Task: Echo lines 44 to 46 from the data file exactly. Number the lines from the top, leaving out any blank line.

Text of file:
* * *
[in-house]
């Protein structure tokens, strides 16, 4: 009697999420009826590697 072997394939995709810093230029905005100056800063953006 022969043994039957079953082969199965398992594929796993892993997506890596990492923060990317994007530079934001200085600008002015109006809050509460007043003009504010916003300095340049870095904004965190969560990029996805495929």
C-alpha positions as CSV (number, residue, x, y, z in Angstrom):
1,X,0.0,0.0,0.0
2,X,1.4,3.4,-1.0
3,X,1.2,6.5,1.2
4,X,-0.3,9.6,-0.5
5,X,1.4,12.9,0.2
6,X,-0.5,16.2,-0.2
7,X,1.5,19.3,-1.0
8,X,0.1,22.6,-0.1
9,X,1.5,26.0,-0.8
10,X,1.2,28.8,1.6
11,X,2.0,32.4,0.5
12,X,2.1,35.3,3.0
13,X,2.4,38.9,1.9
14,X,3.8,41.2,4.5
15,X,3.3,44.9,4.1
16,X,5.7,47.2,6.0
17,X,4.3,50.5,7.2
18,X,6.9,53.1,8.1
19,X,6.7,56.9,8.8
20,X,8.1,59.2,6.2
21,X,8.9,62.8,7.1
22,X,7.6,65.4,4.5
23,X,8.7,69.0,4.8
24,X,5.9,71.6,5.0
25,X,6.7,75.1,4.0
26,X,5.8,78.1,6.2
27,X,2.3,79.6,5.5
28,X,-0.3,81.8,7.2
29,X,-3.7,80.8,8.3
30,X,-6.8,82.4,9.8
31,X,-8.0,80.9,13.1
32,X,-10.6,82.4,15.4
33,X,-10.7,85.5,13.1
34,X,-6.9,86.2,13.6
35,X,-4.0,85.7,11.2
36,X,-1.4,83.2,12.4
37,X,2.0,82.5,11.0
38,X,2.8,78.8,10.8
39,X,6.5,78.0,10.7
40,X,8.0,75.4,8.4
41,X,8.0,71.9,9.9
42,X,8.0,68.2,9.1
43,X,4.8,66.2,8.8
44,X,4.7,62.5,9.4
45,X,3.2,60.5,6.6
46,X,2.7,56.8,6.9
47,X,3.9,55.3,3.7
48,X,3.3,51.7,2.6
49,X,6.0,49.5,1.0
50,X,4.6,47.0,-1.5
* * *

41,X,8.0,71.9,9.9
42,X,8.0,68.2,9.1
43,X,4.8,66.2,8.8